Road rage has no place on the roads at any time of year. It’s just that during the winter, the dark days and cold nights take an even bigger toll. The worse the driving conditions become, the more likely we are to succumb to anger and hostility behind the wheel.

If you’ve experienced road rage in the past (or it happens more frequently), you’re not in the minority. In fact, research suggests that at least 85% of drivers have experienced road rage in one form or another. Unfortunately, road rage breeds the kinds of bad habits and poor decision-making that can lead to dangerous accidents and incidents. 

Some of which could lead to your car being scrapped and recycled before its time. 

Putting the brakes on road rage is something everyone should take seriously. Breaking bad habits like these isn’t easy, but is nonetheless possible with a proactive approach. Experts also recommend the following tips and guidelines for bringing road rage under control:

Take Deep Breaths and Count to 10 

Knee-jerk reaction forms the basis of almost every instance of road rage. Hence, simply taking a deep breath and counting to 10 can make a big difference. Instead of flying off the handle the moment something happens, it’s far better to give yourself a few seconds to take stock of the situation. After just 10 seconds or so, you’re far less likely to lose your temper and succumb to road rage. If not, take another deep breath and count to 20. 

Change the Record

It’s a proven scientific fact that the music we listen to while driving has an effect on our driving habits. One example of which being heavy metal, which is prone to making us drive faster and more aggressively. By contrast, relaxing classical music creates a more tranquil setting in which to drive more slowly and carefully. If you’re not in the best of moods or have a tendency to lose your temper, you might want to think twice about your driving soundtrack. There’s a time and a place for thrash metal – stressful situations on the road might not be it.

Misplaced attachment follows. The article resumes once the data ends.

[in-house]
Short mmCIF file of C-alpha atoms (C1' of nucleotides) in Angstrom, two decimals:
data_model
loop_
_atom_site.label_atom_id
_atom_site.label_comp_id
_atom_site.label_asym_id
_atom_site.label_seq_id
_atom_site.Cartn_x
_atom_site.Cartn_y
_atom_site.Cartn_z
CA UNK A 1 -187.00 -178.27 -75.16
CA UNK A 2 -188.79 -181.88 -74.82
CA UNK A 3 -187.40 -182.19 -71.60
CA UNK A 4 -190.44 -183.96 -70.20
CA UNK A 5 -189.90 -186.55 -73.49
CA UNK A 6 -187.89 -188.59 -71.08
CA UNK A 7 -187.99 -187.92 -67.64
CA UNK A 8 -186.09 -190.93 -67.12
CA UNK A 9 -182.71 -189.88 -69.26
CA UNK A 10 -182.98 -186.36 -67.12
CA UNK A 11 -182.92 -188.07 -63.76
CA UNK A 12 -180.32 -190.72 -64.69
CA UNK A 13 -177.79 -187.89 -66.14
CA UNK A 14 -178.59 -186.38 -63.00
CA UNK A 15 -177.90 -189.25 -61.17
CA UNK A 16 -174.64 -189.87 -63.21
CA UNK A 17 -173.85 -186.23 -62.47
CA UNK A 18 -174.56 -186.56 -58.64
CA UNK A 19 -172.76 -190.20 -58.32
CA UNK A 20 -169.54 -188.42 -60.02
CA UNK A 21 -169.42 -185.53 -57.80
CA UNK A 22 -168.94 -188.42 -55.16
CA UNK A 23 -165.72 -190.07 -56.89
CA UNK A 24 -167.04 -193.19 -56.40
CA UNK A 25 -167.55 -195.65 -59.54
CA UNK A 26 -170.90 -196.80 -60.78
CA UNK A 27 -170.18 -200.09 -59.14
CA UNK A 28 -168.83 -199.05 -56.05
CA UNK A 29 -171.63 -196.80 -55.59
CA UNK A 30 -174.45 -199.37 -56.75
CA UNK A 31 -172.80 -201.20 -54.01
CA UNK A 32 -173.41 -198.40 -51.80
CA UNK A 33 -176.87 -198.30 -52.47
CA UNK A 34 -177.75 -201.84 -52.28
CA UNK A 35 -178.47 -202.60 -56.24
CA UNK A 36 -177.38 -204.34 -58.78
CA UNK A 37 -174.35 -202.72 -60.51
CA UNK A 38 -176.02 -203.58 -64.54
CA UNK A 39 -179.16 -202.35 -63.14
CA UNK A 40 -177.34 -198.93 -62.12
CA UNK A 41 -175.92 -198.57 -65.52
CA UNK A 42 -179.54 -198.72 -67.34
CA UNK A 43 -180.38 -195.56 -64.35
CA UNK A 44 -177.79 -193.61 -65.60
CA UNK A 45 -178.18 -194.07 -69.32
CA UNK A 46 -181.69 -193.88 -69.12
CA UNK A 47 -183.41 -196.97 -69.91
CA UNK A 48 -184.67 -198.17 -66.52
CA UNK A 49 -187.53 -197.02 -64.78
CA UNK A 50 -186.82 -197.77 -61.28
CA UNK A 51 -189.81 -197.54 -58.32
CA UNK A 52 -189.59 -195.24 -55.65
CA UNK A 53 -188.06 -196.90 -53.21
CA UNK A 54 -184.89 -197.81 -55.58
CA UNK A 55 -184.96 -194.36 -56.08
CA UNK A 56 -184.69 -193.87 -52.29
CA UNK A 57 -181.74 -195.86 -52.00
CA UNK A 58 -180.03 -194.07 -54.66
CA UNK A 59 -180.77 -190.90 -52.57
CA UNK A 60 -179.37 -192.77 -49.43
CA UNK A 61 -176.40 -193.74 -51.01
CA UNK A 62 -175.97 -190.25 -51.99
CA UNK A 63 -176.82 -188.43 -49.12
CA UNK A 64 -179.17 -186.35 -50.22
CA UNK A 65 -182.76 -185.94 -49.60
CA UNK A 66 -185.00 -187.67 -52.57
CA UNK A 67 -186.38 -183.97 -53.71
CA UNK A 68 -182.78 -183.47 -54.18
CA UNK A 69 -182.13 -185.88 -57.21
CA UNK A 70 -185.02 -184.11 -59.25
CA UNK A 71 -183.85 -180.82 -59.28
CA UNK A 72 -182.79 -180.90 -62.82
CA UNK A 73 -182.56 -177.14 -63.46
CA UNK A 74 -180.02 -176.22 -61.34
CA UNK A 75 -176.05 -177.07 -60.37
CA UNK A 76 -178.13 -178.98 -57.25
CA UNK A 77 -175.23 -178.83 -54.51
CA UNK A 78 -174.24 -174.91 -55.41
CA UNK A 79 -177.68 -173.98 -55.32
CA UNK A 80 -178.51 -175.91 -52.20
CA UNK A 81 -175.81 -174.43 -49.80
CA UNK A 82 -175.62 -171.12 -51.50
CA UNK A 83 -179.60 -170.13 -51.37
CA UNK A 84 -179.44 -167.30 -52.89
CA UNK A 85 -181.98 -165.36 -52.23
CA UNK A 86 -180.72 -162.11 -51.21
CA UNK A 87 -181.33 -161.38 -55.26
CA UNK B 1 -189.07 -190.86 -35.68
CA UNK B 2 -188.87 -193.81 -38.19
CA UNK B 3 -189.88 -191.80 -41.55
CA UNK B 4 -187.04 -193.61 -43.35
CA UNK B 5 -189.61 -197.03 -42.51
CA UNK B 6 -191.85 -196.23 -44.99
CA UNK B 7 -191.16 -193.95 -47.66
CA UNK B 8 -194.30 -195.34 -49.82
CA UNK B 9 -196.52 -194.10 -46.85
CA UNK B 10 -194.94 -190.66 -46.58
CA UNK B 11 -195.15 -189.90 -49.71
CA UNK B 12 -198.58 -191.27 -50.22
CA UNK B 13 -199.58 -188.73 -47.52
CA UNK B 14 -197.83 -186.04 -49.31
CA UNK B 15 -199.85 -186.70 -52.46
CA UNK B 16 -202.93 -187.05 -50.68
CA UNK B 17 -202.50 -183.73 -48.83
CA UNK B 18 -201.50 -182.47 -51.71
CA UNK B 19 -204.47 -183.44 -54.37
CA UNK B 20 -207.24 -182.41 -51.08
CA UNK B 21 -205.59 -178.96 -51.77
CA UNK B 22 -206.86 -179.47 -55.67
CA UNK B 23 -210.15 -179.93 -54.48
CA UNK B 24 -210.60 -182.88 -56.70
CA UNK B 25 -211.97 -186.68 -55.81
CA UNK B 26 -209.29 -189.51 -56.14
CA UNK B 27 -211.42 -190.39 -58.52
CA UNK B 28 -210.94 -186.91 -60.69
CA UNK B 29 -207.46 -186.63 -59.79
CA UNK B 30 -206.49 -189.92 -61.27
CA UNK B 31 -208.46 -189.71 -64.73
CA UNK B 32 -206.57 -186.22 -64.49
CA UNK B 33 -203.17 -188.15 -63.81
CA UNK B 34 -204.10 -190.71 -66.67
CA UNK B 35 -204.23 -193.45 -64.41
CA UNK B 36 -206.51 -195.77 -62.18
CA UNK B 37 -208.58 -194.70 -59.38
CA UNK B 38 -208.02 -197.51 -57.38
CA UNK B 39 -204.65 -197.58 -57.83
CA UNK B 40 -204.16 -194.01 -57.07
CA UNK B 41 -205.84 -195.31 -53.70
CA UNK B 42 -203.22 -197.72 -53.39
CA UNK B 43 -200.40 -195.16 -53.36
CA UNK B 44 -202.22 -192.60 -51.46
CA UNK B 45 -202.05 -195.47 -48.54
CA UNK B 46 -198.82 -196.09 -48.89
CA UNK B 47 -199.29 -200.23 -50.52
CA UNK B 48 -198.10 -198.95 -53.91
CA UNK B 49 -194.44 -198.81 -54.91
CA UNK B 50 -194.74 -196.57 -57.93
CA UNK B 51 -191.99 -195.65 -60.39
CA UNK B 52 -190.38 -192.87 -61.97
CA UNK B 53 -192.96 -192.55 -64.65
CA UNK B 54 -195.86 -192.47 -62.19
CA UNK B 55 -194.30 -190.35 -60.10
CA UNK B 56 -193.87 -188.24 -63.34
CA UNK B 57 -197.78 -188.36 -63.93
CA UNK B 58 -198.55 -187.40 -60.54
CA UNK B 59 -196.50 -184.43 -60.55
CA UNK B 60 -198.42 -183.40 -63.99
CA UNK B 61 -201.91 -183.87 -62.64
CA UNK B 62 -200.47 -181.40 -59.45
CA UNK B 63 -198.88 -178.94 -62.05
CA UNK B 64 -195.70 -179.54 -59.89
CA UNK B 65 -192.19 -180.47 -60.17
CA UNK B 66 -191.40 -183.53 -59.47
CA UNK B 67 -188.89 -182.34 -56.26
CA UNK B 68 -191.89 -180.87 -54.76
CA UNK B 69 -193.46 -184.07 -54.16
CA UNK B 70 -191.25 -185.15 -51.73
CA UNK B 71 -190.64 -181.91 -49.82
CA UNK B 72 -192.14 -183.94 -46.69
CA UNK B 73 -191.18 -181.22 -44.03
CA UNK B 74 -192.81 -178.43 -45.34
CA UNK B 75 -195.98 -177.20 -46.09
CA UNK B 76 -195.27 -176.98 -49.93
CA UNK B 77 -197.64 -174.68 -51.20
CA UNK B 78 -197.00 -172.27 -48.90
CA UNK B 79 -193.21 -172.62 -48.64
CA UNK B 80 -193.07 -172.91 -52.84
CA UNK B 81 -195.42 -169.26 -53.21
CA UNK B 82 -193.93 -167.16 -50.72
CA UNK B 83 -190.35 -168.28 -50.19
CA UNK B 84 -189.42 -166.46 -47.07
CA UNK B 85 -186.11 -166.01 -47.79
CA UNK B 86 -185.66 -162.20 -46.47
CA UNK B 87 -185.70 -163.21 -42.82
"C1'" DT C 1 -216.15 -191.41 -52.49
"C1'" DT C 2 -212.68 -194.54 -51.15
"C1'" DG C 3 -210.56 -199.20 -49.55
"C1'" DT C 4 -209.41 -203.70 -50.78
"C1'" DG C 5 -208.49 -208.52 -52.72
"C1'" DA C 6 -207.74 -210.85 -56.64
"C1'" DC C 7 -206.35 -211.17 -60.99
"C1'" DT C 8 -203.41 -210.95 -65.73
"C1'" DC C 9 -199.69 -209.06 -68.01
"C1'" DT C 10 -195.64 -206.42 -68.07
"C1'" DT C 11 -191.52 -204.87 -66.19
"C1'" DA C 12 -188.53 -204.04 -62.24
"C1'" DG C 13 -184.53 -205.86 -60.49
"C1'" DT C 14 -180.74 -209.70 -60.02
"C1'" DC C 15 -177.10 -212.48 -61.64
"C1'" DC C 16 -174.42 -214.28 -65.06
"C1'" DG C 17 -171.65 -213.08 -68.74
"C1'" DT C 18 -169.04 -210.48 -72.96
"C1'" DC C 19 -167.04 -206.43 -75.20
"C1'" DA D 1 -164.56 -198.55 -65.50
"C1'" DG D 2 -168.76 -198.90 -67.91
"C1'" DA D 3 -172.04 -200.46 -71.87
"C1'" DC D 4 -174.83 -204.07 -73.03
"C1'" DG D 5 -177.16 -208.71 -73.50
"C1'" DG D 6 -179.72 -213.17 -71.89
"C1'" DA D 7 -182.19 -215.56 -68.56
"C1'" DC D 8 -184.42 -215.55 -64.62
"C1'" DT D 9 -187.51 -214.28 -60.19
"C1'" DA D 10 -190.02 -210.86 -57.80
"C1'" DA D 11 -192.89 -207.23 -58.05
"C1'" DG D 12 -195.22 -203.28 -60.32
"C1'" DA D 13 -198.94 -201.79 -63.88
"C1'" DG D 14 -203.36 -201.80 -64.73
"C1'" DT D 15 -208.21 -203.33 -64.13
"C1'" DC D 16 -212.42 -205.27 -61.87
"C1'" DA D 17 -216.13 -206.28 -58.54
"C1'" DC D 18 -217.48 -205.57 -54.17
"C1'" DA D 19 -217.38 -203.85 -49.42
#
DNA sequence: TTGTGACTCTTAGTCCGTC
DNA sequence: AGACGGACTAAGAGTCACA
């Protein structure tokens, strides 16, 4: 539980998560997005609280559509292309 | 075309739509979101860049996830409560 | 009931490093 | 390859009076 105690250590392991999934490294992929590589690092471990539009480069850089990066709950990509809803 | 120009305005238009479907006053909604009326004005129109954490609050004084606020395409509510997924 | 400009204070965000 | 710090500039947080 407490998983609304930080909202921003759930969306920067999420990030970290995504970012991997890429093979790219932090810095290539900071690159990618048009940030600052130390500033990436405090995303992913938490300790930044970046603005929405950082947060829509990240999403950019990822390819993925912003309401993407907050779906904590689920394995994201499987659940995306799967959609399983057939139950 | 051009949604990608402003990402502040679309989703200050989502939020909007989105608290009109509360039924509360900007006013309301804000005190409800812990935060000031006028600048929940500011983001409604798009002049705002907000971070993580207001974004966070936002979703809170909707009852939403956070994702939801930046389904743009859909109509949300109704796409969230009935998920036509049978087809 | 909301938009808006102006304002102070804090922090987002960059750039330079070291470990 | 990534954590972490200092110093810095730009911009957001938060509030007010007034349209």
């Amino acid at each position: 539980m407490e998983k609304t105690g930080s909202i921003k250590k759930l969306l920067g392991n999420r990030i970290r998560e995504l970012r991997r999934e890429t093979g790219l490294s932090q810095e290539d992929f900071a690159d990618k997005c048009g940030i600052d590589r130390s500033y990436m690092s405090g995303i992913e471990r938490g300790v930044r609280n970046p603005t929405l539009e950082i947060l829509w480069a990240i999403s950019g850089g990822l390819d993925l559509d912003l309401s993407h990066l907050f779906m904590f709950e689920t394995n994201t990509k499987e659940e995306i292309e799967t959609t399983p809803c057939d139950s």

Reconsider the Urgency of Your Trip 

You’re being slowed down by drivers tootling along way below the speed limit. You’ve also been held up by several indecisive drivers at junctions, some road works and a dozen red lights. You’re clearly in a bad mood now, but ask yourself – how urgent is your trip…really? Will it honestly be the end of the world if you arrive a little late? What’s the worst that could happen? Unless you’re genuinely on a terrifyingly tight deadline, you might not need to rush as much as you think you do. 

Accept Your Own Errors

We all make mistakes on the roads from time to time. In fact, most of us slip up on a regular basis. The problem being that when we do, we attract the anger and rage of other drivers. And when this happens, we take out our frustrations on them in return. It’s far easier and safer to accept your errors when you make them and move on. Rather than shouting at the driver giving you a hard time in the next lane, acknowledge it was your fault and try not to make the same mistake again. 

Don’t Be Horn Happy 

Last up, not many drivers know that you can actually be fined (and heavily) for using your car’s horn at an inappropriate time. Contrary to popular belief, it’s not there to be used to vent frustrations. A simple parping can be all that’s needed to kick off a seriously dangerous incident of road rage. Hence, you’re better off saving it for what it’s there for – warning other drivers of your presence when 199% necessary. 

For more information on the region’s most flexible car scrapping and recycling service, call the team at Take My Scrap Car anytime.